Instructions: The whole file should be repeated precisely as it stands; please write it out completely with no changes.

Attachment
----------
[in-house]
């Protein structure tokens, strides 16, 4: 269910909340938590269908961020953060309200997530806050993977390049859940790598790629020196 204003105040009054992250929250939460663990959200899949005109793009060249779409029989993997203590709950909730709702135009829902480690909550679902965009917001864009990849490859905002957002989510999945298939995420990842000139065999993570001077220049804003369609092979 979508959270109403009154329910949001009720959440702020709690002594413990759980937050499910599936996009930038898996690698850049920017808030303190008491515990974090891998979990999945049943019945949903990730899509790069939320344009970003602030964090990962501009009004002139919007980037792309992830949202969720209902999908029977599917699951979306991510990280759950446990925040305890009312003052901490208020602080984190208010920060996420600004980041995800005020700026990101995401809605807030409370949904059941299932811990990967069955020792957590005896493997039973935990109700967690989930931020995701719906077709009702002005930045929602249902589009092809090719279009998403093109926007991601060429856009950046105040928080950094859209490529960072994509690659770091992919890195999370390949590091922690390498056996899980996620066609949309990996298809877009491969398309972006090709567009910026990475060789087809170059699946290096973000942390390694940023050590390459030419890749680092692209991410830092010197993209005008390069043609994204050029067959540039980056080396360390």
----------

[in-house]
């Protein structure tokens, strides 16, 4: 269910909340938590269908961020953060309200997530806050993977390049859940790598790629020196 204003105040009054992250929250939460663990959200899949005109793009060249779409029989993997203590709950909730709702135009829902480690909550679902965009917001864009990849490859905002957002989510999945298939995420990842000139065999993570001077220049804003369609092979 979508959270109403009154329910949001009720959440702020709690002594413990759980937050499910599936996009930038898996690698850049920017808030303190008491515990974090891998979990999945049943019945949903990730899509790069939320344009970003602030964090990962501009009004002139919007980037792309992830949202969720209902999908029977599917699951979306991510990280759950446990925040305890009312003052901490208020602080984190208010920060996420600004980041995800005020700026990101995401809605807030409370949904059941299932811990990967069955020792957590005896493997039973935990109700967690989930931020995701719906077709009702002005930045929602249902589009092809090719279009998403093109926007991601060429856009950046105040928080950094859209490529960072994509690659770091992919890195999370390949590091922690390498056996899980996620066609949309990996298809877009491969398309972006090709567009910026990475060789087809170059699946290096973000942390390694940023050590390459030419890749680092692209991410830092010197993209005008390069043609994204050029067959540039980056080396360390």